Silicon Valley, episode 8: Larping, mogging and losing its way
White Hat/Black Hat, where have the writers gone?
Recap The first season of HBO's sharp, satirical Silicon Valley had just eight episodes. By the measure of last night's show, they should have stuck to that for season two rather than try to punch in an extra two episodes.
White Hat/Black Hat felt like the episode pulled together from rejected ideas. And there weren't that many, so we were treated to several of them twice. The sharpness was also gone (have the tech writers taken a sabbatical?), leaving some shameful plot devices that making no technical sense.
And as if to confirm that this episode was as unstable as Pied Piper's own compression software, the producers resorted to pointless swearing in the hope no one would notice there weren't enough actual gags. When you reach for the fuck-gun, you know you're not firing on all cylinders.
The acting is still good, though: Thomas Middleditch continues to mine a rich seam of comic potential as Richard: failing miserably to down a shot of tequila; doing so again when he decides to give a pep talk to his team; standing up to their ludicrous financial backer
Marc Cuban Russ Hannemann...
Richard: You're not our money guy.
Russ: Since when?
Richard: Since you stopped giving us money, asshole
…and then feeling crushed when Russ plays to the heartstrings, before being, you know, just as much as an asshole as Richard called him out on.
There were also some great lines.
Gilfoyle: He's not going to do shit. He's a coder.
Dinesh: By definition, we're all pussies.
Gilfoyle: He'll vent for half an hour. Then he'll go larping and mogging and stroke his dick for a while.
On smoking and China.
Erlich: Jian-Yang, what are you doing? This is Palo Alto. These people are lunatics about smoking here. We don't enjoy all the freedoms that you have in China.
In fact, Erlich (T.J. Miller) gets and delivers all the best lines, and is rapidly becoming the best character in the whole show: savvy yet blinkered, idiotic and brilliant, ideological and utterly shallow at the same time.
But before we get to the shameful tech tragedies, here's what happened in terms of plot:
Marc BenioffGavin Belson realized that his tech giant's competing compression algorithm sucks. Badly. So he tries to hire back the genius who gave us the bionic shit-flinging monkey in order to set him up as the fall guy for Nucleus' inevitable failure. That falls apart though when said fall guy sees the mobile beta and promptly quits. Belson's head is now on the chopping block.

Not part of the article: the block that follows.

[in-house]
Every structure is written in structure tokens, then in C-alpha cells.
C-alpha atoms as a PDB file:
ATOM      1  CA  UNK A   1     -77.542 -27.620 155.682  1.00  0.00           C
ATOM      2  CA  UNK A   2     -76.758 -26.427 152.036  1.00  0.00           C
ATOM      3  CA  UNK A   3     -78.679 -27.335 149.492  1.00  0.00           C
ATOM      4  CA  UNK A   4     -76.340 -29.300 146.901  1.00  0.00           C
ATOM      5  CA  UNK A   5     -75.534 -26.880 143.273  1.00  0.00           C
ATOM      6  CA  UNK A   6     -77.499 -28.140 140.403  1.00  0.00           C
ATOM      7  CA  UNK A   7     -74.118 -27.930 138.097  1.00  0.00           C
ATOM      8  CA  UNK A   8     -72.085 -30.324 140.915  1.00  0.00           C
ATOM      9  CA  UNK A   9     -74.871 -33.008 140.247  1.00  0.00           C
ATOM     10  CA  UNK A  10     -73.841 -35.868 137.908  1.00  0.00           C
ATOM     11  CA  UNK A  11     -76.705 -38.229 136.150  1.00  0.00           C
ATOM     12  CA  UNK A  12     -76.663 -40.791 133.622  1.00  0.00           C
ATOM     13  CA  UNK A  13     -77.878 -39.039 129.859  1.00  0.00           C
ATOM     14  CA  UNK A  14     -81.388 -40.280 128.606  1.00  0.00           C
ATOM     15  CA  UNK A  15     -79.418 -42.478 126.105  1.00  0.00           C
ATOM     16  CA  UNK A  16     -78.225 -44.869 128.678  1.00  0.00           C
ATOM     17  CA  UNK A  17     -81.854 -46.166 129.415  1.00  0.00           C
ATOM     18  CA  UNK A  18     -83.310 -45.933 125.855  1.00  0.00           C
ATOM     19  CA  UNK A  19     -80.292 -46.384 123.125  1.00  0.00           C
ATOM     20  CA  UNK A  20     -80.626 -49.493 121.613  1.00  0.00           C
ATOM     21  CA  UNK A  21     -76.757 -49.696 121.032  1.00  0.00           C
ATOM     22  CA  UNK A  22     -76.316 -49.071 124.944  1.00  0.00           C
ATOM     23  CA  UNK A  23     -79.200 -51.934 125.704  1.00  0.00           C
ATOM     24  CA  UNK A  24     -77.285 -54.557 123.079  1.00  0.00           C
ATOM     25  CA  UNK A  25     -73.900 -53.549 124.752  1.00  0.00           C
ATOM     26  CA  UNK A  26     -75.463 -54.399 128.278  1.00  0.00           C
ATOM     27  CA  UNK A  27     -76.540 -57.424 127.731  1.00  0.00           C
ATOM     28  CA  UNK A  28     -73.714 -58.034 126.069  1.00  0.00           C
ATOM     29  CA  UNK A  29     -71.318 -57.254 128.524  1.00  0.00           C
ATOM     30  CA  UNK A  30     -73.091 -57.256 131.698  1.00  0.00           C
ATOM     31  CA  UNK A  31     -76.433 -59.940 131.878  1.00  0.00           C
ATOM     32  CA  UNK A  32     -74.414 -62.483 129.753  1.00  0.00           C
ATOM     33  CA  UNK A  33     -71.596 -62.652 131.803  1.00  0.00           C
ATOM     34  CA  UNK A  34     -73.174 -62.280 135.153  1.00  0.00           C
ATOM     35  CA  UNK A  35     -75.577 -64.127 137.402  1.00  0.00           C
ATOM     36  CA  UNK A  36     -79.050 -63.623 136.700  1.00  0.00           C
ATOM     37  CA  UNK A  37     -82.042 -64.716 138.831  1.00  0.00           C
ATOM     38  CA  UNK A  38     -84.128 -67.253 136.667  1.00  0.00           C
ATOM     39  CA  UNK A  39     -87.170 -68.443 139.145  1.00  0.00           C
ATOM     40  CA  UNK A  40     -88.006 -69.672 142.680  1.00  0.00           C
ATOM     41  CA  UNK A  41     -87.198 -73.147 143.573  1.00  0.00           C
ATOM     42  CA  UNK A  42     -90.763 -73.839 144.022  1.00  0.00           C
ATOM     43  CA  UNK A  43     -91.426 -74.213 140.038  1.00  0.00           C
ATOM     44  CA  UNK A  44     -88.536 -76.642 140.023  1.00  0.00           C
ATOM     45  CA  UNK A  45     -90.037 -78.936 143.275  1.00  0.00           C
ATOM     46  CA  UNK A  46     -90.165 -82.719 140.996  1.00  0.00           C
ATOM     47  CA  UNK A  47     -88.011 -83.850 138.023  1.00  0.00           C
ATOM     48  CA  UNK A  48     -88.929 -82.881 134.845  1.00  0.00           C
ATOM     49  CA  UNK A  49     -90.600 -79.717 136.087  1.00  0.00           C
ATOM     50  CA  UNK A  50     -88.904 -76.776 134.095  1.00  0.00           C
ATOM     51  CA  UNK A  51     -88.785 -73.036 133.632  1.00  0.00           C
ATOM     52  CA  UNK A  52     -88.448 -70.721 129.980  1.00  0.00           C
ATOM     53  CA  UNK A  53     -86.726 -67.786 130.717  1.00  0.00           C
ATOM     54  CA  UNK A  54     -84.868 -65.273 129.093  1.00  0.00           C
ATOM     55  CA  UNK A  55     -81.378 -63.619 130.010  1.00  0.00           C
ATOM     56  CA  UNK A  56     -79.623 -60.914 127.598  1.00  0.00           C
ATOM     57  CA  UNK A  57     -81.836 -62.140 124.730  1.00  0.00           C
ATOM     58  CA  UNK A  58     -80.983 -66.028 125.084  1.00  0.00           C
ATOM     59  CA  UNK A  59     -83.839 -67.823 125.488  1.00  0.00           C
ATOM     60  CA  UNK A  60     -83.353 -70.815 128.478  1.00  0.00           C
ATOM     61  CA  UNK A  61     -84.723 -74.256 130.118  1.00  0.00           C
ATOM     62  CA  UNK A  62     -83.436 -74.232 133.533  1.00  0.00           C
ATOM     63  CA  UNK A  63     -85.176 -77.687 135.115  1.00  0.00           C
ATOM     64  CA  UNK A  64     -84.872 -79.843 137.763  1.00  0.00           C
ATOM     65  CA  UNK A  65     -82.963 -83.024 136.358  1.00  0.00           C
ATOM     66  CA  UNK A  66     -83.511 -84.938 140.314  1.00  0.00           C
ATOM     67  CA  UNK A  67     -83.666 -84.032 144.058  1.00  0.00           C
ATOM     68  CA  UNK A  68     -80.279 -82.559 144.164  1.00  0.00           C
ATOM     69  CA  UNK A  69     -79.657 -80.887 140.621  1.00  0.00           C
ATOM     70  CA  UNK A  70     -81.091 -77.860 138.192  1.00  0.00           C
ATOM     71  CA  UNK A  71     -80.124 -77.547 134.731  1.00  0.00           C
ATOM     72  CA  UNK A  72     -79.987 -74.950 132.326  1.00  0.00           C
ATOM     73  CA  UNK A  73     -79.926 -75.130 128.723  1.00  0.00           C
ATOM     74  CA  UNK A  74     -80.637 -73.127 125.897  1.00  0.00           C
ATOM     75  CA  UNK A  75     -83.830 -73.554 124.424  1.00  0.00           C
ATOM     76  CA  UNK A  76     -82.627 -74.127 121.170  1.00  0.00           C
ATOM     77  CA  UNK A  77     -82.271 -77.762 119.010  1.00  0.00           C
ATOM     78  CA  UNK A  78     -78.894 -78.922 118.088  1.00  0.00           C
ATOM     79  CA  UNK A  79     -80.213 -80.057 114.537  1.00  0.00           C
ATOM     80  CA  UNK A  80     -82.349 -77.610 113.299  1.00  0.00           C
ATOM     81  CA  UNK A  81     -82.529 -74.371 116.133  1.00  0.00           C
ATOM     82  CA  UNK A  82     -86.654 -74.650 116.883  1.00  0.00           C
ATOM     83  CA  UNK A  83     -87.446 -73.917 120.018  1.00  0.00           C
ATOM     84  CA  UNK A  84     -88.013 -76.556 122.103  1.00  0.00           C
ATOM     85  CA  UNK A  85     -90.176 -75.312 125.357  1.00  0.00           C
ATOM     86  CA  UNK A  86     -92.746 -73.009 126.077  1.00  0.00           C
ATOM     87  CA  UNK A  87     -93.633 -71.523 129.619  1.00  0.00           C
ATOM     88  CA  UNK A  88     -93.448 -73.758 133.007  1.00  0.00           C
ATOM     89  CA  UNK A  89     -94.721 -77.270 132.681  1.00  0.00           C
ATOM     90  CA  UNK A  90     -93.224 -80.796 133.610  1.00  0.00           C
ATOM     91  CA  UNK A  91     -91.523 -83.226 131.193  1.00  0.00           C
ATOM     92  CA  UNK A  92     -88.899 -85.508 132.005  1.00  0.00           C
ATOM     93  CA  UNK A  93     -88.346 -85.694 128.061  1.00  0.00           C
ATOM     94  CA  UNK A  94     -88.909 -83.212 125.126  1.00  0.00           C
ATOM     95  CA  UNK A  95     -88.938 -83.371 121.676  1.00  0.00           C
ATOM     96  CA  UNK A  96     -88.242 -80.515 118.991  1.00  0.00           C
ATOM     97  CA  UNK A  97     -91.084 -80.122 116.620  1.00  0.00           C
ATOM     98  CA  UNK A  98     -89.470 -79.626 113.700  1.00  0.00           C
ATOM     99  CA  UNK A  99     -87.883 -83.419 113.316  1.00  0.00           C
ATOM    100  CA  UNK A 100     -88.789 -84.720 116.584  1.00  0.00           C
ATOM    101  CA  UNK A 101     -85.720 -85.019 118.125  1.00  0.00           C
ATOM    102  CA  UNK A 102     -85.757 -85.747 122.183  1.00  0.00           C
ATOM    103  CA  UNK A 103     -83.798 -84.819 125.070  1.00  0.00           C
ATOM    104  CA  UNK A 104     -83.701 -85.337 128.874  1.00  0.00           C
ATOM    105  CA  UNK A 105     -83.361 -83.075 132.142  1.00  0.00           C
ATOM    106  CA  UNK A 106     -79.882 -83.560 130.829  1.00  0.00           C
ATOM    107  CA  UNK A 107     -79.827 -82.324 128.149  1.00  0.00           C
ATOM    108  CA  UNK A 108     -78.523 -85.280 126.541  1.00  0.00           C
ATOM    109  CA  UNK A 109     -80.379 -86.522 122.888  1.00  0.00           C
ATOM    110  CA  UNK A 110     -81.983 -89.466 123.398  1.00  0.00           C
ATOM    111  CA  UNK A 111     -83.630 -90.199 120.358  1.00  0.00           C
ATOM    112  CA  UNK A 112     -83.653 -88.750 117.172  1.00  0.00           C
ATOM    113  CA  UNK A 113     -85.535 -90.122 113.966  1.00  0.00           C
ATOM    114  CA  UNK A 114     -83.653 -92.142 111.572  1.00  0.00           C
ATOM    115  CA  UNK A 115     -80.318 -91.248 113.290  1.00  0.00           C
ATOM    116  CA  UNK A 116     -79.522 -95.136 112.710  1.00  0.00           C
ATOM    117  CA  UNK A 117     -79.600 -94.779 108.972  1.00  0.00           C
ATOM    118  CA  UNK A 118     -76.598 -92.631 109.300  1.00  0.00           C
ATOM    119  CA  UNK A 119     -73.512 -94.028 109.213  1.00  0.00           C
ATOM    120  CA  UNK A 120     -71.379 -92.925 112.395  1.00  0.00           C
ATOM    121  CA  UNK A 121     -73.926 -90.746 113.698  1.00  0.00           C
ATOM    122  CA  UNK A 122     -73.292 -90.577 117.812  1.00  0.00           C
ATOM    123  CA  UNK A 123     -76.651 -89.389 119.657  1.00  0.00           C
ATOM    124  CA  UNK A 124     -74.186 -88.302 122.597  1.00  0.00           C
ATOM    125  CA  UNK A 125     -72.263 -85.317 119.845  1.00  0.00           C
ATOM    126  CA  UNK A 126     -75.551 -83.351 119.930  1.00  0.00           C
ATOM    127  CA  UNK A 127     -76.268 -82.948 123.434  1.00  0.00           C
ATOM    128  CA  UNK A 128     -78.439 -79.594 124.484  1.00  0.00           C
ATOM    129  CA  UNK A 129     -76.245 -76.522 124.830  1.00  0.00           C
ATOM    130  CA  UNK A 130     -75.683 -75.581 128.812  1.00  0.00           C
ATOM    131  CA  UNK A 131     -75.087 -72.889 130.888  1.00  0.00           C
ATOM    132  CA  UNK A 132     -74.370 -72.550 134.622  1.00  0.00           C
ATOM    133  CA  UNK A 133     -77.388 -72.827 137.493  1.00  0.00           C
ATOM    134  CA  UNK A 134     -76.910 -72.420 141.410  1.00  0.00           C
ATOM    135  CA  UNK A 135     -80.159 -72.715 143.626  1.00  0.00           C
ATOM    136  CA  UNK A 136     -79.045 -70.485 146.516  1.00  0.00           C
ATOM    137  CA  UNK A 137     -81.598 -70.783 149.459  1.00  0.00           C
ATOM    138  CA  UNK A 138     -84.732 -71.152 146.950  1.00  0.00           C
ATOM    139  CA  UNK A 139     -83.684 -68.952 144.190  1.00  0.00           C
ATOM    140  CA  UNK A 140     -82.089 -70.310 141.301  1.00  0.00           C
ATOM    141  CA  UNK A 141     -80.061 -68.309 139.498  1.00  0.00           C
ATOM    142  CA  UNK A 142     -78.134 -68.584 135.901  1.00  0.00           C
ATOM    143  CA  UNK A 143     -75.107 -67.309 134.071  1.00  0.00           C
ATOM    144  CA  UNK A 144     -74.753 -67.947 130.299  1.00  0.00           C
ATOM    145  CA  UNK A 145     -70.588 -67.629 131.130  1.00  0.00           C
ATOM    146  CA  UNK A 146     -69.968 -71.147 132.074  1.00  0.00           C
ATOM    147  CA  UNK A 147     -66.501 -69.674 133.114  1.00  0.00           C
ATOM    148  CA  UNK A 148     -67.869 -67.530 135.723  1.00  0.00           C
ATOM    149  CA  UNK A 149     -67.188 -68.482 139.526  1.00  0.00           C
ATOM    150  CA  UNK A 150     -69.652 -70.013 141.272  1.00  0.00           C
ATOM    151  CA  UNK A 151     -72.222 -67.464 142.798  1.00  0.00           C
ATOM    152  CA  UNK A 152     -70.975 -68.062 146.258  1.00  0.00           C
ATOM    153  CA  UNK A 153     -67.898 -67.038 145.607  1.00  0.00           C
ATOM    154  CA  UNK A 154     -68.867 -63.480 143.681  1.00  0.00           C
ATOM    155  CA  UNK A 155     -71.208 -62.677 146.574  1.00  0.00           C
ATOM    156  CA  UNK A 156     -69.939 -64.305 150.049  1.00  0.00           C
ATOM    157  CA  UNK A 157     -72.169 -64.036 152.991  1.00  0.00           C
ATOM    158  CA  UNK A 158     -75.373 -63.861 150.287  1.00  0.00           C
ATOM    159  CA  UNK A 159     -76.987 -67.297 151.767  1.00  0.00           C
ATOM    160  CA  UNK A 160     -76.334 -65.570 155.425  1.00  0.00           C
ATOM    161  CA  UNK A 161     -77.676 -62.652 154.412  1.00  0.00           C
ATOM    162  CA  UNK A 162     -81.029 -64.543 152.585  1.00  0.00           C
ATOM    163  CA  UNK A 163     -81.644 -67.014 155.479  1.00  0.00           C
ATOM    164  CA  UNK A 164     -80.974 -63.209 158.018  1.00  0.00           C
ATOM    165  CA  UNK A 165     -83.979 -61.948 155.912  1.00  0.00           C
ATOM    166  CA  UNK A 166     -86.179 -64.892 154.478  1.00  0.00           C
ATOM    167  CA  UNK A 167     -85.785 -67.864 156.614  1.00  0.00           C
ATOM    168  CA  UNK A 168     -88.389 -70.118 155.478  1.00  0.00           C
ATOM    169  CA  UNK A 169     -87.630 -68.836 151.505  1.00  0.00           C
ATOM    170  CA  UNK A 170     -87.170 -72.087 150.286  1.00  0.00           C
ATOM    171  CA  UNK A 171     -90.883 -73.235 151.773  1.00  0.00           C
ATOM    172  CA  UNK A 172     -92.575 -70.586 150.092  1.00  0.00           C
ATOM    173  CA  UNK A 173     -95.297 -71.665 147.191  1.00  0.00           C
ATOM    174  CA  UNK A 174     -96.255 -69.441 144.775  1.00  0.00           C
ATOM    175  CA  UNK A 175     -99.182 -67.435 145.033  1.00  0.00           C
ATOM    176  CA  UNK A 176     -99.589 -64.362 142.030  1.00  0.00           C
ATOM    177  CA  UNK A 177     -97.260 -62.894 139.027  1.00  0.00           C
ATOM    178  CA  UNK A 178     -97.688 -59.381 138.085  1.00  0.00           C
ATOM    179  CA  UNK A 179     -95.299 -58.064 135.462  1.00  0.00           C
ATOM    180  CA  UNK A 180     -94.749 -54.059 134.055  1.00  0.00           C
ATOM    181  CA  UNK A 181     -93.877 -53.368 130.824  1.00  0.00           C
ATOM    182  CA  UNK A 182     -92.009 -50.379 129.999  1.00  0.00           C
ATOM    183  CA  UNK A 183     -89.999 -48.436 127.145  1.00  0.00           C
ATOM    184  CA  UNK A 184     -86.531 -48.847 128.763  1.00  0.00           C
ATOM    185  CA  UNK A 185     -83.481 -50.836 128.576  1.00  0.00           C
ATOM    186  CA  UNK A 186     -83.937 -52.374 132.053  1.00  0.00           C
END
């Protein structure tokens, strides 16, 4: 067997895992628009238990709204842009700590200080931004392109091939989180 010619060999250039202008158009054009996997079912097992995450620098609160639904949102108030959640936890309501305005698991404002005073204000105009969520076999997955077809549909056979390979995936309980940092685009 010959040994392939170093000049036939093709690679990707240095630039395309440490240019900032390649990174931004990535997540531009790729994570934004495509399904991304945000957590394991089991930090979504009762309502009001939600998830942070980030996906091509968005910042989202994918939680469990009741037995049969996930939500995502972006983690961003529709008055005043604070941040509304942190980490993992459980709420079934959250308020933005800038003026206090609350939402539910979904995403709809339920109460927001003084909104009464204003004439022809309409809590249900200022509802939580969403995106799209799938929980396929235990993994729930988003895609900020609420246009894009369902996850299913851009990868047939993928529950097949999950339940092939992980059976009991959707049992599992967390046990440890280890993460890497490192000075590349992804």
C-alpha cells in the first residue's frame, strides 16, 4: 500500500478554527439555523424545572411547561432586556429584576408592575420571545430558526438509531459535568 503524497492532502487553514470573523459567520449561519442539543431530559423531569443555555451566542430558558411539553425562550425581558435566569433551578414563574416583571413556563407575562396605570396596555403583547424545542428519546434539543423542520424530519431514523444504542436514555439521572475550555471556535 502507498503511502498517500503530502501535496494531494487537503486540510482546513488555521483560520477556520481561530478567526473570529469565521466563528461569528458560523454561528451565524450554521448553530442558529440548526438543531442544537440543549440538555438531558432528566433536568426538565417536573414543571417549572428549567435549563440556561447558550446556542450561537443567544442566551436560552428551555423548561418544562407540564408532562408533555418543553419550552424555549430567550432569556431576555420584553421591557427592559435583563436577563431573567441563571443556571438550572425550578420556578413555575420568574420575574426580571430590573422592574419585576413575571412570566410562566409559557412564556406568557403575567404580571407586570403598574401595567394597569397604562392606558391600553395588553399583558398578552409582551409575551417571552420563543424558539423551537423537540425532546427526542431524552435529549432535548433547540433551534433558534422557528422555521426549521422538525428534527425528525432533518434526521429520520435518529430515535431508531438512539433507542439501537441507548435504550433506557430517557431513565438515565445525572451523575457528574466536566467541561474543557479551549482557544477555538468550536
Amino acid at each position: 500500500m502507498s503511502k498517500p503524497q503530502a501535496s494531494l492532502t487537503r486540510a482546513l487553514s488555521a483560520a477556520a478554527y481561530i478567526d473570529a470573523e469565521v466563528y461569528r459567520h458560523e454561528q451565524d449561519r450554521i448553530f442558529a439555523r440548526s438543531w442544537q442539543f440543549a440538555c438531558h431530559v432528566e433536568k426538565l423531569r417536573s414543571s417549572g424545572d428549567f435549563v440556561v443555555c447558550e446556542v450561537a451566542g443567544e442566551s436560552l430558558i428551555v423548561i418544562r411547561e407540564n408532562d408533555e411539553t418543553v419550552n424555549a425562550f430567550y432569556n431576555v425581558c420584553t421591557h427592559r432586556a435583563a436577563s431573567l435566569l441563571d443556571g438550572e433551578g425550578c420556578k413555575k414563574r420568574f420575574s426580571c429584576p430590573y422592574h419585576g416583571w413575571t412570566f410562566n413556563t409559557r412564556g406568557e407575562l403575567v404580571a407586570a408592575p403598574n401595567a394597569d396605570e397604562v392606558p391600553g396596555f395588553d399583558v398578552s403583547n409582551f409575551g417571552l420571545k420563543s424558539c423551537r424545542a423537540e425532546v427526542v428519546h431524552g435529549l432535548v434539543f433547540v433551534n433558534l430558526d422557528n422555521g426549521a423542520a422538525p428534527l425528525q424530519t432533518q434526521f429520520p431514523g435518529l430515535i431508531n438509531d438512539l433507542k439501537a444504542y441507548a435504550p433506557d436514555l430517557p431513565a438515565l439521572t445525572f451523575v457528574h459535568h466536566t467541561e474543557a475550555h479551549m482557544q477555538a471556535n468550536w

- Pied Piper is in a bake-off with its only other competitor, EndFrame, to compress 100TB of porn in order to win a critical $15m contract. But Richard feels bad when EndFrame's security guy is fired because they assume his system was hacked when in fact Gilfoyle had found the CEO's password on a Post-It note. This sets up the episode's main plot line: Richard panicking that their system is going to be hacked in retaliation. It doesn't happen. Twice. But in the process, Pied Piper manages to delete hours of its client's "premium footage" and is shown the door by the adult content company.
- Erlich takes his other startup – an app to help parents find uncrowded playgrounds – to the VCs to get funding. This plot tangent gets the best lines and best laughs as the VCs quickly realize that it is also an ideal app for pedophiles. Erlich responds by using Palo Alto's obsessive antismoking mindset to pivot the app into "Smokation" – helping you to avoid smokers. "No one ever died from second-hand heroin," he parrots back the VC's words.
But let's take a look at Smokation. The basis of the software is, we are told, a "geotagging technology that will locate uncrowded playgrounds." The idea is that parents will be able to find playgrounds with few kids. Something that is also useful for pedophiles, it is pointed out, would could provide "some marketing pain-points."
You can see how this would work, in theory. Parents download the app in order to find non-crowded playgrounds. That app provides your location. The app can then figure out where parents are and put them on a map. Simple and wonderfully useless: perfect fodder for Silicon Valley. (There are actually apps out there just for finding playgrounds, in case you were wondering.)
But how does that then translate to Smokation? In this case, the location of the people who would benefit most from the app (non-smokers) is not useful; they want location information on people who would derive little benefit from installing the app (smokers). It wouldn't work. This messy thinking is unsurprisingly lazy for a show that has shone by being acutely observed and largely smart in its logic, if tweaked for comic effect.
We've run out of gags?! Quick throw our tech credentials out the window and say the word 'cocksucker'